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Fats Domino, rock ‘n’ roll pioneer and ‘Blueberry Hill’ singer, dead at 89

Fats Domino, rock ‘n’ roll pioneer and ‘Blueberry Hill’ singer, dead at 89

Fats Domino, the amiable rock ‘n’ roll pioneer whose steady, pounding piano and easy baritone helped change popular music while honoring the traditions of the Crescent City, died Tuesday. He was 89.

Mark Bone, chief investigator with the Jefferson Parish, Louisiana, coroner’s office, said Domino died of natural causes at 3:30 a.m. Tuesday.

Fats Domino (1928 – 2017)
Fats Domino, the early rock ‘n’ roll superstar who sang enduring songs including “Blueberry Hill,” died Tuesday, Oct. 24, 2017, according to multiple news sources. He was 89.

“Blueberry Hill” was Domino’s biggest hit, occupying the No. 1 spot on Billboard’s Rhythm and Blues Chart for 11 weeks in 1956. But the New Orleans native recorded several other well-known songs before and after “Blueberry Hill” sealed his fame, along the way profoundly influencing the development of rock ‘n’ roll with his rolling piano and suggestive lyrics.

1950’s “The Fat Man” was one of his early tracks, the first rock ‘n’ roll song to sell 1 million copies. “Ain’t That a Shame,” a rocker that Domino performed in the 1956 movie “Shake, Rattle and Rock!,” enjoyed moderate chart success before it was eclipsed by Pat Boone’s watered-down cover version. “I’m Walkin'” was another R&B chart-topper in 1957, which Ricky Nelson covered that same year.

Fats Domino Obituary

Born Antoine Domino Jr. Feb. 26, 1928, the son of French Creole parents, Domino grew up around music, watching his father play violin and learning piano from his brother-in-law. He spoke Louisiana Creole French before he learned English and was performing in New Orleans by the time he was 10. He was discovered by bandleader Billy Diamond while still in his teens, playing at a backyard barbecue. Domino joined Diamond’s band and got his first taste of musical success.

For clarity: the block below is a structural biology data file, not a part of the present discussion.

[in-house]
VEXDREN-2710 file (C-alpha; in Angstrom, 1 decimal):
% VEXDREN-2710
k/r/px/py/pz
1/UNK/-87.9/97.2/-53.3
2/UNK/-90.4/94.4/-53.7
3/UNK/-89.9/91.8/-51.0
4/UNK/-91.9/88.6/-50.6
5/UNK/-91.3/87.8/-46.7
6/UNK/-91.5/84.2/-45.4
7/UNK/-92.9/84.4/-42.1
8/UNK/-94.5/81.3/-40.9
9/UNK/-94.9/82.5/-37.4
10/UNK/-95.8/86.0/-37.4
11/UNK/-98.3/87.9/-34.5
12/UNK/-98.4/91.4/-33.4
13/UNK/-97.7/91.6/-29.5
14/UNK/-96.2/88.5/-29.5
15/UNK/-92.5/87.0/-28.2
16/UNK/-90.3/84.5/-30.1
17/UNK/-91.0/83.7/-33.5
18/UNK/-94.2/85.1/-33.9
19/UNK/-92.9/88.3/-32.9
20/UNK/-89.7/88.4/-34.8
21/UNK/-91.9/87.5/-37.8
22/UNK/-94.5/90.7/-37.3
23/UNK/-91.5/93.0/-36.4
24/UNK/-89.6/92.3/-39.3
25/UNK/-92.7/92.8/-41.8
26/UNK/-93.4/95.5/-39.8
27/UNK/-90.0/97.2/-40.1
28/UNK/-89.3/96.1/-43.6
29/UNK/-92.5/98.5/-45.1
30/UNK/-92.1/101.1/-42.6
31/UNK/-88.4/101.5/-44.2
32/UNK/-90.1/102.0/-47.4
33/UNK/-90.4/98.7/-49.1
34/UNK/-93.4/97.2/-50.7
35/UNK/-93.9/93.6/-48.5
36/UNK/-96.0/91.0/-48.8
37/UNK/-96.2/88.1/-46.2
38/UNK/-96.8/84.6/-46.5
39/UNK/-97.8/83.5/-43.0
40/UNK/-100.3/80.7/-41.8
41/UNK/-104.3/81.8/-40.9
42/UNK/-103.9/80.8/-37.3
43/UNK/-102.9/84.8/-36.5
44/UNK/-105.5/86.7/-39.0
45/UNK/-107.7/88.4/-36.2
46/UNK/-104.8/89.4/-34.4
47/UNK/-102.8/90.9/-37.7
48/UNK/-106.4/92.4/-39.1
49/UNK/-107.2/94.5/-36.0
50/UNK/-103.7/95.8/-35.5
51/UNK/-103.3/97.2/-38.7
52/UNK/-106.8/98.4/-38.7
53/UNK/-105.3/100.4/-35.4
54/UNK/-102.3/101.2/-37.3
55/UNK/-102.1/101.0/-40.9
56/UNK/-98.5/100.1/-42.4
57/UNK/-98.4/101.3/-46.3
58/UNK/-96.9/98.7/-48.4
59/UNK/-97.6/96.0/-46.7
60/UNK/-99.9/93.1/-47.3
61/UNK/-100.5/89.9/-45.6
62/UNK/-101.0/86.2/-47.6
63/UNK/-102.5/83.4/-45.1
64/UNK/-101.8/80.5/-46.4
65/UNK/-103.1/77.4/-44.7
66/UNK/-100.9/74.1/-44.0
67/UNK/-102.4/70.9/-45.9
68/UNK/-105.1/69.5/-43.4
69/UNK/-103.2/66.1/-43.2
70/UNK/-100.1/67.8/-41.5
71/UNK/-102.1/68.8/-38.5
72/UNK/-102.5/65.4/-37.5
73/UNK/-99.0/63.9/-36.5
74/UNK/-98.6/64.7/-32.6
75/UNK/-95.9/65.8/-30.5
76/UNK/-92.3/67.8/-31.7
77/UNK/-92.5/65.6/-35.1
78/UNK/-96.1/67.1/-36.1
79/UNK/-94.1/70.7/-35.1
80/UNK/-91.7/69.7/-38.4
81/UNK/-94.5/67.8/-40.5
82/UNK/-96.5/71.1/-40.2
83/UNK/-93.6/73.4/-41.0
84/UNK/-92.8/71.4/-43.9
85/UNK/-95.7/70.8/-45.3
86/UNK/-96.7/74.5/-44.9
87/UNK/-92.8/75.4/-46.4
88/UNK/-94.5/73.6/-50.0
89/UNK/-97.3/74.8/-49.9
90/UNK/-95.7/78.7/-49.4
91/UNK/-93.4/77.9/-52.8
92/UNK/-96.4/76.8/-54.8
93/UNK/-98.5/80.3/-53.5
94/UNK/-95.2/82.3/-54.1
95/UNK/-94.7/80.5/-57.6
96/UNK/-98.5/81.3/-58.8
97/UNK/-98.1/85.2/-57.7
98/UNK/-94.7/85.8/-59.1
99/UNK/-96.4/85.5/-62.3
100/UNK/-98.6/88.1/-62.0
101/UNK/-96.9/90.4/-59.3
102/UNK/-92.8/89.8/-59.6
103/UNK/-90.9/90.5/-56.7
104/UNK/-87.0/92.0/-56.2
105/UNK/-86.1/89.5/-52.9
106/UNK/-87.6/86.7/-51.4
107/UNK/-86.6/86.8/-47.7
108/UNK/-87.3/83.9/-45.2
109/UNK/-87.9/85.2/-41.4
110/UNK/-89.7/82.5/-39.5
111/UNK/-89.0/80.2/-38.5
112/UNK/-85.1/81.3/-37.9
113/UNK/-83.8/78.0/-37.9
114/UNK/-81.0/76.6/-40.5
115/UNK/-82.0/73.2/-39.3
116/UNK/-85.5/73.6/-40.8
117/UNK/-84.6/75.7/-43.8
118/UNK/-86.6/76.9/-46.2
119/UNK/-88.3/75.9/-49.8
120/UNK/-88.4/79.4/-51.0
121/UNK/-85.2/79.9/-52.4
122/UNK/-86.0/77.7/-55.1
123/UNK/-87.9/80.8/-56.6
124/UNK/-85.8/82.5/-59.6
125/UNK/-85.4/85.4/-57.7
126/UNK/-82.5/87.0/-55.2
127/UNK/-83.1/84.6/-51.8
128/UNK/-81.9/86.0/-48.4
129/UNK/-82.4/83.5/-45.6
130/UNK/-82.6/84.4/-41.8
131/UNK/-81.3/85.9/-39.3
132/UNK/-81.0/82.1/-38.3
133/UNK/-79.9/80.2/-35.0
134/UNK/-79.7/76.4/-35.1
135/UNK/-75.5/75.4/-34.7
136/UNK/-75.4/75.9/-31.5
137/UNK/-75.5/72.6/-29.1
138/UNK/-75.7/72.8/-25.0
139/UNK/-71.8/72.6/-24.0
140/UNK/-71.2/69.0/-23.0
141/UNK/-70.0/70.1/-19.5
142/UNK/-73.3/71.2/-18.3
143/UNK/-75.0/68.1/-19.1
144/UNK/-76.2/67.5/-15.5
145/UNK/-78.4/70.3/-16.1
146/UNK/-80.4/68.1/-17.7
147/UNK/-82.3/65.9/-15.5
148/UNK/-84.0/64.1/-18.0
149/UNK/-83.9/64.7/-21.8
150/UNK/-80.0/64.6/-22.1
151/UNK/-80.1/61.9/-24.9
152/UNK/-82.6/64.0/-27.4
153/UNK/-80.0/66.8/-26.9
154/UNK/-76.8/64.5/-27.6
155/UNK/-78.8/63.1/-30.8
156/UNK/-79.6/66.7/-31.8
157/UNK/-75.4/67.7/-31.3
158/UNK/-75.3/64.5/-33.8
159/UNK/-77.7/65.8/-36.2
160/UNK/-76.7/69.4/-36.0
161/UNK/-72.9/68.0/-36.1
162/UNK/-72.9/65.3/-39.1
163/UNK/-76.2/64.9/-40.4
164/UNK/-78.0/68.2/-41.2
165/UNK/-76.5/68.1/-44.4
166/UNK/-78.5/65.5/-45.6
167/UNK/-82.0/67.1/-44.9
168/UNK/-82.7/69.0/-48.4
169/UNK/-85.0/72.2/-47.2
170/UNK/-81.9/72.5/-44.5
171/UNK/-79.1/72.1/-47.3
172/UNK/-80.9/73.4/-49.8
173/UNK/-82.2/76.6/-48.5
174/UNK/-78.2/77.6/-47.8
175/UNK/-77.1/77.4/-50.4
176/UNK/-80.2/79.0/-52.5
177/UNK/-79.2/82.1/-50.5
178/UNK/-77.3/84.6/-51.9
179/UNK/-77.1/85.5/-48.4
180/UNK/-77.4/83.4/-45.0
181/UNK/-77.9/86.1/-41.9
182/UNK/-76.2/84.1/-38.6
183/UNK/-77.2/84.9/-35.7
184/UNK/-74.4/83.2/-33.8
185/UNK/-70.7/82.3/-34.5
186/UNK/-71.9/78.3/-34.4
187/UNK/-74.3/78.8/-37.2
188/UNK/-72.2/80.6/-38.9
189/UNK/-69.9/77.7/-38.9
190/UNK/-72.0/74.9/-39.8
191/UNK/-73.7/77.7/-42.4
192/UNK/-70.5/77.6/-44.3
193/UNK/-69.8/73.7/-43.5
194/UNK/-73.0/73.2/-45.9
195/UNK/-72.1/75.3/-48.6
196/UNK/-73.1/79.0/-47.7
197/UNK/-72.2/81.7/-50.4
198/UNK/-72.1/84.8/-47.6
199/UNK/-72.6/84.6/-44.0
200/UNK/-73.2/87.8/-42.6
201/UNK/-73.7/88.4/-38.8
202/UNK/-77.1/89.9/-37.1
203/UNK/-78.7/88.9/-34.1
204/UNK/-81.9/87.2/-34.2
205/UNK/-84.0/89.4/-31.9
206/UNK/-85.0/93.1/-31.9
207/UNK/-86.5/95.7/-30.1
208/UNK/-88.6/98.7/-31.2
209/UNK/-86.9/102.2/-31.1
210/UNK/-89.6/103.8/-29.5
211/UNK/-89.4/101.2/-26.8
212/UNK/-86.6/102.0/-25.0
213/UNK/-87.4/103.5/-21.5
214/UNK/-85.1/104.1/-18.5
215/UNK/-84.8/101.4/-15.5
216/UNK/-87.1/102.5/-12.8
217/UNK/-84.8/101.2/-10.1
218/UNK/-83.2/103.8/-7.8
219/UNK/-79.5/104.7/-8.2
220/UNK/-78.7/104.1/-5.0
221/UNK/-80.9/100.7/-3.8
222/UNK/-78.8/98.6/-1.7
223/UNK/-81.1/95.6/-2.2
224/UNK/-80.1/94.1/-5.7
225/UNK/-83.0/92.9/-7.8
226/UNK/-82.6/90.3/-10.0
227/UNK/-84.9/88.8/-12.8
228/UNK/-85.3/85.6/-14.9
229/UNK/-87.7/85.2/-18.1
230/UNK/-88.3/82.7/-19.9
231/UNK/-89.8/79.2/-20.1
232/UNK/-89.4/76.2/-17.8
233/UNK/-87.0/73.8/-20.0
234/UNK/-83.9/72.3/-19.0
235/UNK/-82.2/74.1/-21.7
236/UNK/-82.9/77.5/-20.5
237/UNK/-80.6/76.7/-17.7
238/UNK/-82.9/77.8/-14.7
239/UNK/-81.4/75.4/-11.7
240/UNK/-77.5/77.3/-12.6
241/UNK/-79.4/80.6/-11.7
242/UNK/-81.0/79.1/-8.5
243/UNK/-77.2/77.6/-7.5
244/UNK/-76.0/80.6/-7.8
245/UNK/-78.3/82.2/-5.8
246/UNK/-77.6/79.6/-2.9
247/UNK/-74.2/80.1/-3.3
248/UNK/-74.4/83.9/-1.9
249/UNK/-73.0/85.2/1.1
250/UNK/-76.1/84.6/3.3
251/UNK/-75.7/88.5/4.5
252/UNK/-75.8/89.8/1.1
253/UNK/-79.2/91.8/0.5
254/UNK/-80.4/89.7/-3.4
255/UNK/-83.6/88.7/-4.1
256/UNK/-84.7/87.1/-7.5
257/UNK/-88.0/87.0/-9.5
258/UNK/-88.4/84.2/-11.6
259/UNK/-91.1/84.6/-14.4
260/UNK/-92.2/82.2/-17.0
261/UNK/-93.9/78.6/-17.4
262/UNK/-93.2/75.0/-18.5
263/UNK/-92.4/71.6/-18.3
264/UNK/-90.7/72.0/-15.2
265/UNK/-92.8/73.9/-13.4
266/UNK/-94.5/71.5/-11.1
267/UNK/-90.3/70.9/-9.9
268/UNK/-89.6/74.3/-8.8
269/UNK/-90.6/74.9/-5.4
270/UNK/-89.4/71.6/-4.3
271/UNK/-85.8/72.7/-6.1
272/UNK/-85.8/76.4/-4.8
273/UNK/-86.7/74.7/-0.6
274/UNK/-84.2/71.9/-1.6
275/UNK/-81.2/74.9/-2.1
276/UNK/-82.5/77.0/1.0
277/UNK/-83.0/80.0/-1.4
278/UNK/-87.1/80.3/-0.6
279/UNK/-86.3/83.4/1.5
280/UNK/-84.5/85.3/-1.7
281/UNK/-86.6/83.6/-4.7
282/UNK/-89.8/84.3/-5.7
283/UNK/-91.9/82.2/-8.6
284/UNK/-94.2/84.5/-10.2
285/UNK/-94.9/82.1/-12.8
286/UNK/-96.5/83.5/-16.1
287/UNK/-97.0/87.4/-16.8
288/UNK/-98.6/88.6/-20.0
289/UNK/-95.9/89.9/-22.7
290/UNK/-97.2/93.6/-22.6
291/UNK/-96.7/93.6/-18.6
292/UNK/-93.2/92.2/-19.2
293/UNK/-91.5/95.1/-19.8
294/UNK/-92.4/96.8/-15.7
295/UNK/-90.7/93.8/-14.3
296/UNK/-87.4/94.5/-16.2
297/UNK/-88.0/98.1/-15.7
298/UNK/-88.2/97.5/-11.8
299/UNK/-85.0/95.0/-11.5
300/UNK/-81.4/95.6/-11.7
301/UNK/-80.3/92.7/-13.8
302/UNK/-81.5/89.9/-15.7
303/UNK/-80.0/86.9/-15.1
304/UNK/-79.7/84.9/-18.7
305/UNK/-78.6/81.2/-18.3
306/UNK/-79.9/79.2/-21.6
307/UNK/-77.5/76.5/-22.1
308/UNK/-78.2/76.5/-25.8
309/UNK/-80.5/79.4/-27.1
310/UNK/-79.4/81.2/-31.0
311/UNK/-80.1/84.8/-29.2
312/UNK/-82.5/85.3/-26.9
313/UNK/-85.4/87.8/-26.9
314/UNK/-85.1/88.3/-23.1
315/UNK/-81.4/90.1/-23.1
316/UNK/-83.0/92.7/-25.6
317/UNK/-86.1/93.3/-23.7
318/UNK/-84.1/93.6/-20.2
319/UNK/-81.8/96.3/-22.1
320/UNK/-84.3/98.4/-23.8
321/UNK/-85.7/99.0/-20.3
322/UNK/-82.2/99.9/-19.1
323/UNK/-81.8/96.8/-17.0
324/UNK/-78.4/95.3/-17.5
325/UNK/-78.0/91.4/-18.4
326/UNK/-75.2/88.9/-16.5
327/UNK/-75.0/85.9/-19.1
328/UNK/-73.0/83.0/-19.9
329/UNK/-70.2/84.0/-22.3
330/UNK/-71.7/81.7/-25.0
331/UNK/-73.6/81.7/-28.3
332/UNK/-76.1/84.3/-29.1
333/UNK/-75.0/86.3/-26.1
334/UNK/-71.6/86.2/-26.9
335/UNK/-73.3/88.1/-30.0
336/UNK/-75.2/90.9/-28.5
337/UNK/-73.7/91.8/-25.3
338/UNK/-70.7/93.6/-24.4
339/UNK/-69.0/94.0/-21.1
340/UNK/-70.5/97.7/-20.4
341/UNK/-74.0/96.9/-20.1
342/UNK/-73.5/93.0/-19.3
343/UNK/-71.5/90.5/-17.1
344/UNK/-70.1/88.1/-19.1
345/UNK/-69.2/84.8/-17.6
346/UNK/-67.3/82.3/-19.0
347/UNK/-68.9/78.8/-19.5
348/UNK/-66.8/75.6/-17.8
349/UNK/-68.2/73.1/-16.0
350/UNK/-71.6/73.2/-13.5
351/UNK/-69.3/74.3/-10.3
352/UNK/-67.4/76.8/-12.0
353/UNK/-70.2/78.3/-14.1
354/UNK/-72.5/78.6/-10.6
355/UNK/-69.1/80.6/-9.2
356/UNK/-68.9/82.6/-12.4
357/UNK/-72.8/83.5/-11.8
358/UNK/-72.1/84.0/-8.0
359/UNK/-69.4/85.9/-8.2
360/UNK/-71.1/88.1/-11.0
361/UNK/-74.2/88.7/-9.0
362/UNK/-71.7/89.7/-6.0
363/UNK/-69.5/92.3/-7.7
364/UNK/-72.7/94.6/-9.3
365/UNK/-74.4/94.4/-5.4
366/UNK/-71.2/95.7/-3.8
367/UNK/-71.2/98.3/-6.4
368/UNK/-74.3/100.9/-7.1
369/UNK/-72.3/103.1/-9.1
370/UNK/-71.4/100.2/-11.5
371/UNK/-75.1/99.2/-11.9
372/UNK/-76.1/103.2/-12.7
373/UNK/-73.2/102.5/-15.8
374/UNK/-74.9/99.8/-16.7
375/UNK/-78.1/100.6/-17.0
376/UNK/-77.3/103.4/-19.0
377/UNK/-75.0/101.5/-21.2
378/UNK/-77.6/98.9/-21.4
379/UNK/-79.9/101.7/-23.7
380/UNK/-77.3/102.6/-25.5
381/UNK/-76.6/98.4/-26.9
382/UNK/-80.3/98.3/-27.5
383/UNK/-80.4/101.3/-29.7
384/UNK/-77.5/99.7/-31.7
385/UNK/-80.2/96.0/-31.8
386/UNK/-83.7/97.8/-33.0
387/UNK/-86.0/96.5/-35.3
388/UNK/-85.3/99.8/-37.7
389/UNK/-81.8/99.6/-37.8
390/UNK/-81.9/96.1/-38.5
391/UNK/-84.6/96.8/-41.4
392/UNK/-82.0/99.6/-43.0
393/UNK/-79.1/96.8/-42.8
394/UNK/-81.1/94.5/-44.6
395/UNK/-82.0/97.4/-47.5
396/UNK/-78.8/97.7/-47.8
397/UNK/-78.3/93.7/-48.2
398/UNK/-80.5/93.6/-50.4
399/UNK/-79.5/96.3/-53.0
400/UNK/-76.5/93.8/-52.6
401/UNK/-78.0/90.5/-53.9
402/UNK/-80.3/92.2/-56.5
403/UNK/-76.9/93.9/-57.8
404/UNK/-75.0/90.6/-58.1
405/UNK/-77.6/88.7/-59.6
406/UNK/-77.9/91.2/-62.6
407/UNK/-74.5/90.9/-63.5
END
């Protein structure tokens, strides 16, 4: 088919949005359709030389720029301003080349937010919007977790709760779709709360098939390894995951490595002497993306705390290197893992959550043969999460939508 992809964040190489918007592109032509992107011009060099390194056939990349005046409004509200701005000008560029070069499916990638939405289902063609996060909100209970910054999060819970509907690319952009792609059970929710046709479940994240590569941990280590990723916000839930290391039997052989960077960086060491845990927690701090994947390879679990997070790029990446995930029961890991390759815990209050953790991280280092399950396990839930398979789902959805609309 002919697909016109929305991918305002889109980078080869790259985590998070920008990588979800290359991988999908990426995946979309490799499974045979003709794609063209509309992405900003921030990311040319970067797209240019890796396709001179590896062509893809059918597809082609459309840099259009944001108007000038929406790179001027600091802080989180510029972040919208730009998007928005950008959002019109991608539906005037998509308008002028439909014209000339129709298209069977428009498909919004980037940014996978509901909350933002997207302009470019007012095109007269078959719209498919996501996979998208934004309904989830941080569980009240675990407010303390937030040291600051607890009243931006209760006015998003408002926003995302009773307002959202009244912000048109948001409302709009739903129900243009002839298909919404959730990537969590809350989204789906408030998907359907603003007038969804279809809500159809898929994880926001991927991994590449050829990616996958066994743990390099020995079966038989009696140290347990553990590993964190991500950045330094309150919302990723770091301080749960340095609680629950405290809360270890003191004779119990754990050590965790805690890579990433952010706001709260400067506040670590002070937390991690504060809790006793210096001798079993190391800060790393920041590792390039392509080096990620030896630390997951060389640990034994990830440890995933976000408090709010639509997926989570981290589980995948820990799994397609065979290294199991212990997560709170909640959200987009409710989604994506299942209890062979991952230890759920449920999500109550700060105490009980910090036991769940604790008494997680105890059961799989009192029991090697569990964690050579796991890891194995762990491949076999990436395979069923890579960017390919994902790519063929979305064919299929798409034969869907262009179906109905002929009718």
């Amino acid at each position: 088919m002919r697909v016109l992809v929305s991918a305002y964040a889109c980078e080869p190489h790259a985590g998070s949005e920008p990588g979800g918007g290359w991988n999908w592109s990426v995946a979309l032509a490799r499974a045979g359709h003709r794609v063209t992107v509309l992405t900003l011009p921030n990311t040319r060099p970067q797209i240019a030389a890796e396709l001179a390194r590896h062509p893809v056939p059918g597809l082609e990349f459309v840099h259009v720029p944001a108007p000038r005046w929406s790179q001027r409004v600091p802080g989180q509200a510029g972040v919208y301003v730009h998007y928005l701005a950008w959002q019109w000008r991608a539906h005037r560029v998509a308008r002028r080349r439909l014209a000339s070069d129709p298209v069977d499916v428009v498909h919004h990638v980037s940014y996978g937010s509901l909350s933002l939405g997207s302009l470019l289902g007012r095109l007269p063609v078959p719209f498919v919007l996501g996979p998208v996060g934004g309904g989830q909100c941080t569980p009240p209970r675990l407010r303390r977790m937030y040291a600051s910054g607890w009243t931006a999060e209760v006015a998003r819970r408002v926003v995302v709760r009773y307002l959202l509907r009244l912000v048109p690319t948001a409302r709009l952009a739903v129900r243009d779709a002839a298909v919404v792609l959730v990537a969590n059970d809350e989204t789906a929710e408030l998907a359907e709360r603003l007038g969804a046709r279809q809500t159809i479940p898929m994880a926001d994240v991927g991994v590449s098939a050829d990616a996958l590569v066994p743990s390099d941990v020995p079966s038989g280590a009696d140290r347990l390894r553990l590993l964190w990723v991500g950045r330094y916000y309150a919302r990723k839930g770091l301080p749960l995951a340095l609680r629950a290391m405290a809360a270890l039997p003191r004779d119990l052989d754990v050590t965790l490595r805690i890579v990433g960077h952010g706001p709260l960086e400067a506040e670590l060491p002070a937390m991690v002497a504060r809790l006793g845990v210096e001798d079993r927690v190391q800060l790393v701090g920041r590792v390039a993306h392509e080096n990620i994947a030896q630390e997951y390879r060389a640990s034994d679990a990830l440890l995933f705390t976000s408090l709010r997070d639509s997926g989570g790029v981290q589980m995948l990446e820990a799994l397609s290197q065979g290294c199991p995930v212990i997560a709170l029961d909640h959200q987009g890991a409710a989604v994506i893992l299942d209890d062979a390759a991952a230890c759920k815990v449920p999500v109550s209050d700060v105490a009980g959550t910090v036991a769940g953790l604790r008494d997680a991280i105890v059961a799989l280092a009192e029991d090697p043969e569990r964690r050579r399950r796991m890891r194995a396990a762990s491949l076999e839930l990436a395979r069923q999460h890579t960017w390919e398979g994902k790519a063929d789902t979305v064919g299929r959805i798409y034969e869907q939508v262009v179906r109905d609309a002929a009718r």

After an impressive string of singles in the 1950s, Domino continued to chart modestly in the 1960s, releasing songs including “Red Sails in the Sunset” and a cover of the Beatles’ “Lady Madonna,” a tribute that must have been satisfying to a band that was influenced by the rock pioneer and even reportedly wrote that song in Domino’s style. “Ain’t That a Shame” was the first song John Lennon learned to play on the guitar, and both Lennon and Paul McCartney covered Domino songs in their solo careers.

Domino was inducted into the Rock and Roll Hall of Fame in its 1986 inaugural group. Despite his legendary status, by the 1980s he was living by choice in a working-class neighborhood of New Orleans, opting to stay in the city that was home rather than touring extensively.

When 2005’s Hurricane Katrina hit Domino’s neighborhood hard, he chose to stay in the city with his ailing wife. A Coast Guard helicopter rescued Domino several days after Katrina’s landfall. He stated that his family “lost everything” in the disaster, and they lived in nearby Harvey, Louisiana, while their home was gutted and rehabbed. The work was helped by proceeds from a tribute album to Domino, “Goin’ Home: A Tribute to Fats Domino,” featuring covers of his songs by musicians including McCartney, Willie Nelson and Elton John.

Domino won a Grammy Award for lifetime achievement in 1987, and he was honored with the National Medal of Arts, which President Bill Clinton presented to him in 1998. Domino was No. 25 on Rolling Stone magazine’s list of the “100 Greatest Artists of All Time” in 2004. He was a member of the Louisiana Music Hall of Fame and the Delta Music Hall of Fame.

Domino was preceded in death by his wife, Rosemary, in 2008.


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